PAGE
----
District Court Allows Expert Testimony Attributing Cause of a House Fire to Careless Smoking


On May 20, 2016, the Eastern District of Pennsylvania ruled that an insurer’s fire expert could testify regarding a tenant’s smoking being the cause of a residential fire under Federal Rule of Evidence 702 and the Daubert standard. In Allstate Ins. Co. v. Anderson, No. 15-2651, 2016 U.S. Dist. LEXIS 66481 (E.D. Pa. May 20, 2016), the defendant tenant stated that he smoked a cigarette in the basement bedroom of a residence insured by Allstate and placed it in a can on a table near the foot of the bed the morning of the fire. A baseboard heater was operating in the area of the bed during this time. The tenant then left the residence to go to a corner store, returned his bedroom, and then went upstairs to eat breakfast. After eating breakfast, the tenant returned to the bedroom and discovered the fire.

Allstate’s expert David B. Klitsch authored a report stating that the fire was caused by careless smoking, which resulted in the ignition of combustibles that were located at or near floor level along the bedroom’s west wall between the baseboard heater and the bed. In reaching this opinion, Klitsch conducted an examination of the fire scene, took measurements and examined the baseboard heater and other electrical items located in the bedroom. He also reviewed deposition testimony, the tenant’s disclosures and answers to interrogatories, various fire investigation publications, and an ignition handbook that listed the materials first ignited in residential fires caused by cigarettes. Lastly, Klitsch summarized his interviews with witnesses, listed the ignition sources he considered and explained his reasons for eliminating each source except for smoking materials.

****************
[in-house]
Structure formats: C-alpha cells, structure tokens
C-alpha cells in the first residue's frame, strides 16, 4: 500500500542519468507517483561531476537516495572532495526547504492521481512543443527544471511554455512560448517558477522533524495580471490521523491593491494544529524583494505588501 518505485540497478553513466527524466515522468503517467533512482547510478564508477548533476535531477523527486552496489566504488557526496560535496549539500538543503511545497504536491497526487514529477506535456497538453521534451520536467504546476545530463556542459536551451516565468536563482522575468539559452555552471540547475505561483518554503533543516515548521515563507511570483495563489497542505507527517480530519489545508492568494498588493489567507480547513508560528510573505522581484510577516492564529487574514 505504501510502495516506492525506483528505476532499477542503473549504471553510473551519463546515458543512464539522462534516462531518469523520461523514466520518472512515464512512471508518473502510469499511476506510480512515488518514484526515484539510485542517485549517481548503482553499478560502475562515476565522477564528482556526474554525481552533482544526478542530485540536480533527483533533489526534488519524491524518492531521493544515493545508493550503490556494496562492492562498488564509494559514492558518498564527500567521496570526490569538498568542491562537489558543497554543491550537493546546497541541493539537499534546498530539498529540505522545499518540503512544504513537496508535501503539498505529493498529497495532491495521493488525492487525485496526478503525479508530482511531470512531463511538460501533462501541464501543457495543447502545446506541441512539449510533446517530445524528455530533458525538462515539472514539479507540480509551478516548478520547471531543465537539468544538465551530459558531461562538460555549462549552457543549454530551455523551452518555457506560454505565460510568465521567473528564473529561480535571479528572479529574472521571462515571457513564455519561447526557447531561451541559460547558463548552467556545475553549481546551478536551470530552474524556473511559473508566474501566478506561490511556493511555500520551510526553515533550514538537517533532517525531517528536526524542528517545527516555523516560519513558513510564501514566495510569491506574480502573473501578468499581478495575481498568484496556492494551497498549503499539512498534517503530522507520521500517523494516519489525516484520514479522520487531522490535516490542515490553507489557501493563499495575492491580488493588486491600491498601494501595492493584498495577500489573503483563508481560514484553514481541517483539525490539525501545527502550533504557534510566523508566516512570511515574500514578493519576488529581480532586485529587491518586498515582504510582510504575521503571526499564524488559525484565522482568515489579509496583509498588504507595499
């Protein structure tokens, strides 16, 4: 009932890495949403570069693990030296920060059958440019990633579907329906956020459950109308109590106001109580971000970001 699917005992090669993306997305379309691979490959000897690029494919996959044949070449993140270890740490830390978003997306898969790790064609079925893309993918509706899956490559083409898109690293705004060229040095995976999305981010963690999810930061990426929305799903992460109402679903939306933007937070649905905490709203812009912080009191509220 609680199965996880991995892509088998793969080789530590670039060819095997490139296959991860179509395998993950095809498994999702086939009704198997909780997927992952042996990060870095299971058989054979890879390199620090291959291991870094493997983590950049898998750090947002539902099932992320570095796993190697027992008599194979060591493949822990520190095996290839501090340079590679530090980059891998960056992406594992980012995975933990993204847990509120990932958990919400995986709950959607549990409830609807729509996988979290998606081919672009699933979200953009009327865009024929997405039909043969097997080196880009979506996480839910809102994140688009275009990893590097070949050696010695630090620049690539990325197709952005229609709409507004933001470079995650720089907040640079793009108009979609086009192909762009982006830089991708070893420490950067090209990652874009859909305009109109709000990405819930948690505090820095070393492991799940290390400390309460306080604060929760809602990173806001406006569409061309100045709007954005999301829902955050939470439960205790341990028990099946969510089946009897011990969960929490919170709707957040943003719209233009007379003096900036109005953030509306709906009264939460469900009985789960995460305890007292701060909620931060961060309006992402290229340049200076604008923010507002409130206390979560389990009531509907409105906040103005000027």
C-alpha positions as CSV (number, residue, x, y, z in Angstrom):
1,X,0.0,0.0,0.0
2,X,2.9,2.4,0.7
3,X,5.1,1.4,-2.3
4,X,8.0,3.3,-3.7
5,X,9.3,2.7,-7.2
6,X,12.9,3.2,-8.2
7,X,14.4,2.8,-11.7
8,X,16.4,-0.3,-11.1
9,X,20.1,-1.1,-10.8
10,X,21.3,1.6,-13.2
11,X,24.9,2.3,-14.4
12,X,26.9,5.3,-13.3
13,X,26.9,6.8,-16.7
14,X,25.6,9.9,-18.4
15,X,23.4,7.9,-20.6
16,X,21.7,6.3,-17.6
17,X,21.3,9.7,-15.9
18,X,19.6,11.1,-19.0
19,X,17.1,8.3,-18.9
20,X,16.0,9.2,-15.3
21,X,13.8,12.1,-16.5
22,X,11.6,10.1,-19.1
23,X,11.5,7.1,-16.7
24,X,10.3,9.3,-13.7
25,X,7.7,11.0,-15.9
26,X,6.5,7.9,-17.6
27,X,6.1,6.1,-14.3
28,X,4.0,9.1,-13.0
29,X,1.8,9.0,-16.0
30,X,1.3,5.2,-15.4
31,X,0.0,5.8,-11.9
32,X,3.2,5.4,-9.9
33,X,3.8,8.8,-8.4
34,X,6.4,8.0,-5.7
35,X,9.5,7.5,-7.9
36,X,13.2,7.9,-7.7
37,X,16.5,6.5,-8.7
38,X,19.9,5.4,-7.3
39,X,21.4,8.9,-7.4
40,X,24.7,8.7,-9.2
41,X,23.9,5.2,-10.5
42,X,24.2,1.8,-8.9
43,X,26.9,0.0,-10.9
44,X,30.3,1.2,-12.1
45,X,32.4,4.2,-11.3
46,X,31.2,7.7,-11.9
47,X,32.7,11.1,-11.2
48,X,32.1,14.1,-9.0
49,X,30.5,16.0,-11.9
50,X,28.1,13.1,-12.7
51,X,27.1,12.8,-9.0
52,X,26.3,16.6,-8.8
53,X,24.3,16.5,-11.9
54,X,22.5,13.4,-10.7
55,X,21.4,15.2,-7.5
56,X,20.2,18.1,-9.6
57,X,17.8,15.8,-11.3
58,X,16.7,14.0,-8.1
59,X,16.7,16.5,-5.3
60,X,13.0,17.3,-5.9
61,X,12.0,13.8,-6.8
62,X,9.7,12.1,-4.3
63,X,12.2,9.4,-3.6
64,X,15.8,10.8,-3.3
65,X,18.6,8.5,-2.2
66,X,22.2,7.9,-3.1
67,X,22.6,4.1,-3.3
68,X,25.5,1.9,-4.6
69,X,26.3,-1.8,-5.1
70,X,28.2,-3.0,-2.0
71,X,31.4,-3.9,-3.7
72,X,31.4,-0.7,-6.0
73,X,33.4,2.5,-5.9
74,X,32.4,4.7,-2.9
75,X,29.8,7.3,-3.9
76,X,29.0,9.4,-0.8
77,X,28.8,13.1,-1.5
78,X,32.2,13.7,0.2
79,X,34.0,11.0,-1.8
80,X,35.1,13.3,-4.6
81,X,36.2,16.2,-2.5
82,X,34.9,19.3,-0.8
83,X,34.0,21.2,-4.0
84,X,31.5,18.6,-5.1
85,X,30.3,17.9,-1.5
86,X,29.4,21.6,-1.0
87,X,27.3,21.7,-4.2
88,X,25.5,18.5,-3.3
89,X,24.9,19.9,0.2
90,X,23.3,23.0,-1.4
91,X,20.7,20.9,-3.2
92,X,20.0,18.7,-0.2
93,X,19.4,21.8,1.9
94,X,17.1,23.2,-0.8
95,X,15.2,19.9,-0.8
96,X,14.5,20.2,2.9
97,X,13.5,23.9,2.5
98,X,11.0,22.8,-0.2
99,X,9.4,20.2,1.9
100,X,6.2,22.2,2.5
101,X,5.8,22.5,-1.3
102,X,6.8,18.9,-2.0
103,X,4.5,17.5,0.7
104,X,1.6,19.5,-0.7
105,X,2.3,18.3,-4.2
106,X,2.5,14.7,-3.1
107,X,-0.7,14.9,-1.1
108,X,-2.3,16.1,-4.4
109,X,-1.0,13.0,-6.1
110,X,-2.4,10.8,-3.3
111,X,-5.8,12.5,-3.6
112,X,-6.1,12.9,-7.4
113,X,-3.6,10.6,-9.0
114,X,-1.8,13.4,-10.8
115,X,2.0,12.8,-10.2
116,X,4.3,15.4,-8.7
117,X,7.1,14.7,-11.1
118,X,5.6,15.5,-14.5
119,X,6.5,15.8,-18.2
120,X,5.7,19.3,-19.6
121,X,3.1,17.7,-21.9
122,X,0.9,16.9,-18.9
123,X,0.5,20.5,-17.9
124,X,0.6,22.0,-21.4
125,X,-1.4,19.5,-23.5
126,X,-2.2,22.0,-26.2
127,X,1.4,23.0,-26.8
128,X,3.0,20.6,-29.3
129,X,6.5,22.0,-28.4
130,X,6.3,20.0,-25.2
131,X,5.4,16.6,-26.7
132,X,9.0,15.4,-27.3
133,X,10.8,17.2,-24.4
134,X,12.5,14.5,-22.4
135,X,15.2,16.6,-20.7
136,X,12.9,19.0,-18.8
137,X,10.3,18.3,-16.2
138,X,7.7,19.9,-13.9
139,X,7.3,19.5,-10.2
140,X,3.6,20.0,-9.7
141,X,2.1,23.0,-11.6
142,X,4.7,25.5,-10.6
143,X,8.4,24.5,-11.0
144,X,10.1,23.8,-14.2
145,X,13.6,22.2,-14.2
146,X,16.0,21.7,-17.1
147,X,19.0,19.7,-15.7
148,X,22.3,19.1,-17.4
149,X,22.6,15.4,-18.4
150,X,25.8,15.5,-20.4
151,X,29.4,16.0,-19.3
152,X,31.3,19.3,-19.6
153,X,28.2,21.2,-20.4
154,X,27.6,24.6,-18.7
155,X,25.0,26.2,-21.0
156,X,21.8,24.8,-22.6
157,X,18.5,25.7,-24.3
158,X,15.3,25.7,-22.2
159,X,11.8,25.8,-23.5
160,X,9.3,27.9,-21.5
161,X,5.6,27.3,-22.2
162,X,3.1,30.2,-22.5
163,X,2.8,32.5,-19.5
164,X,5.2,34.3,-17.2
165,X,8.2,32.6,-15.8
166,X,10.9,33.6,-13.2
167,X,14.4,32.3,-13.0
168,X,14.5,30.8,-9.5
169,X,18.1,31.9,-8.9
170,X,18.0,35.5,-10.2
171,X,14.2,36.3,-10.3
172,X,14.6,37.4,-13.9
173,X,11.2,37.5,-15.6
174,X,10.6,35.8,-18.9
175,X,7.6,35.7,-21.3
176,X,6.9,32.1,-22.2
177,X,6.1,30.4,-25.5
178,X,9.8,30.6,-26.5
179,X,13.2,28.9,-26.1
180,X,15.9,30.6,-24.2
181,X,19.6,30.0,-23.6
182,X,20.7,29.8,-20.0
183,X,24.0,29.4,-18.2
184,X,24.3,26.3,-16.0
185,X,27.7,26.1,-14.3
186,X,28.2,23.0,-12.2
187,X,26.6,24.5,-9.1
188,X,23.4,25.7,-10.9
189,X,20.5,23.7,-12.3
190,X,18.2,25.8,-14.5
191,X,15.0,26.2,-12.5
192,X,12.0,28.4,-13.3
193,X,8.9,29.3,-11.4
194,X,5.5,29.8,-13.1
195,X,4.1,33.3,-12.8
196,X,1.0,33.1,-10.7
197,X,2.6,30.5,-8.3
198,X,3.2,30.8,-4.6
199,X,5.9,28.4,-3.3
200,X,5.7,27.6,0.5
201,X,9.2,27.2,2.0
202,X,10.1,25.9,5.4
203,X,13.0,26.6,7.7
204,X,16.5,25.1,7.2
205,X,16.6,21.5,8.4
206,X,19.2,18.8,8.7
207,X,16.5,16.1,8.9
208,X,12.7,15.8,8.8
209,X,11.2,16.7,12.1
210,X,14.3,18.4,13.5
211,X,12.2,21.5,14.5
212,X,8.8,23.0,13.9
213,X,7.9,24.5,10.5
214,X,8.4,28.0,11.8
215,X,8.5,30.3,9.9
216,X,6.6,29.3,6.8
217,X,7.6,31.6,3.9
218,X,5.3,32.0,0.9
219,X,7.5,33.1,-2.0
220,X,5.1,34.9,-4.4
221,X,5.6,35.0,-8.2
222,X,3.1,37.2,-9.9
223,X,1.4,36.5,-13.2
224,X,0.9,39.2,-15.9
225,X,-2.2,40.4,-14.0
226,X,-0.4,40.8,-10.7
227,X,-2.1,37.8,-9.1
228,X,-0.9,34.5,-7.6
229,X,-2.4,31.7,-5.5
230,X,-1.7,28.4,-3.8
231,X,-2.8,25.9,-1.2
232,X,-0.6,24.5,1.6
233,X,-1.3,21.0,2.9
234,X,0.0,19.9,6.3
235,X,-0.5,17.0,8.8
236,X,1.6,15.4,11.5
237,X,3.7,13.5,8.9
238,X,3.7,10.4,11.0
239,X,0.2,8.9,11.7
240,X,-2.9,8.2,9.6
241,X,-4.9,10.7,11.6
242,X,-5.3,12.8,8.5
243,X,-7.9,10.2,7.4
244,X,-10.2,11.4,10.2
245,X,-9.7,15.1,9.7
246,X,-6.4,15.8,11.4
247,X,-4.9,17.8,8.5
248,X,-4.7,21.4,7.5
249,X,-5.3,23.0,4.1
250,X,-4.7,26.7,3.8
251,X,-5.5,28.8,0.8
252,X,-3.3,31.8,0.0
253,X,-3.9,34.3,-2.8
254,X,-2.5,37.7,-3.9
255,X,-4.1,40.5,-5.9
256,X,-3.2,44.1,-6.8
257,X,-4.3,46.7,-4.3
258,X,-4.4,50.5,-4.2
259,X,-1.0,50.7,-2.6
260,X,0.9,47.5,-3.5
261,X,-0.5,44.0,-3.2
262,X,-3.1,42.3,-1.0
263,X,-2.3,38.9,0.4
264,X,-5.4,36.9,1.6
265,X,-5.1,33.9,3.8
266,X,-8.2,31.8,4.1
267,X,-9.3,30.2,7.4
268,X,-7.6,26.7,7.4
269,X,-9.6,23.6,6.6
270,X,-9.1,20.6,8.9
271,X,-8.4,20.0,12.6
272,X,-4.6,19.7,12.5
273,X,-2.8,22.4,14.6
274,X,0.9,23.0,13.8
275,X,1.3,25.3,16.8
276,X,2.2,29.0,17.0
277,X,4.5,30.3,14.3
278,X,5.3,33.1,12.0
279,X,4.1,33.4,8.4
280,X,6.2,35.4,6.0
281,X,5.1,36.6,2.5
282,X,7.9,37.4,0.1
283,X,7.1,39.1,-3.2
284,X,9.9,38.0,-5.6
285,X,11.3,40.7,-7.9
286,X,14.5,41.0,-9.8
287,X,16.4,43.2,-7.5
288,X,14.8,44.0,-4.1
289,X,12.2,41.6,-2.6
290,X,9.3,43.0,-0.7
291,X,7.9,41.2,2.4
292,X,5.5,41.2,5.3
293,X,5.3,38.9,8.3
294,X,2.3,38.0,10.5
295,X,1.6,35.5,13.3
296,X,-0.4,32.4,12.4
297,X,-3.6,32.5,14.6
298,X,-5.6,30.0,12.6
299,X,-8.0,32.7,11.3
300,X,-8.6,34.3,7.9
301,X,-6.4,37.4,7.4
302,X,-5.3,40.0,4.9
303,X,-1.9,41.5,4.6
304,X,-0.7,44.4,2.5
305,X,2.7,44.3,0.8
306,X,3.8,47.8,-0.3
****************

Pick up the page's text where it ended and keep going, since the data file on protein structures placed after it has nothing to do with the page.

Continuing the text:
The defendant tenant asserted that the cause of the fire was undetermined and argued that Klitsch’s opinion regarding fire cause was unreliable as he failed to collect sufficient data and apply reliable principles or methodology in reaching his opinion as required under Federal Rule of Evidence 702. Specifically, the tenant argued that Klitsch failed to: (1) collect data to support his hypothesis that careless smoking caused the fire; (2) properly consider the baseboard heater as an ignition source; and (3) resolve inconsistent data by accepting the tenant’s contention that he was smoking shortly before the fire but rejecting his statement that he disposed of the cigarette in a soda can. The tenant also argued that Klitsch failed to test his own proposed ignition scenario and that he eliminated the baseboard heater as a possible ignition source without conducting a thorough examination of the unit and its components.

The district court found Klitsch’s collection of data sufficient, and his testimony reliable and admissible. In that regard, the court noted that Klitsch used an acceptable methodology in opining that careless smoking caused the fire and that the tenant would be able to challenge any claimed weaknesses with the facts relied on by Klitsch on cross-examination. Regarding the expert’s failure to test his ignition scenario, the court held that Klitsch’s process of elimination and reliance on the tenant’s admission of smoking shortly before the fire sufficient to support his conclusion. Next, the court found that the fact that Klitsch could have conducted a more thorough examination of the baseboard heater an issue that goes to the weight the jury gives his opinion, and may be challenged through vigorous cross-examination. Lastly, the court determined that any inconsistencies in Klitsch’s opinions and his reliance on only part of the tenant’s testimony to be relevant to his credibility, not the reliability of his methodology, and, therefore, issues that may be highlighted during cross-examination.


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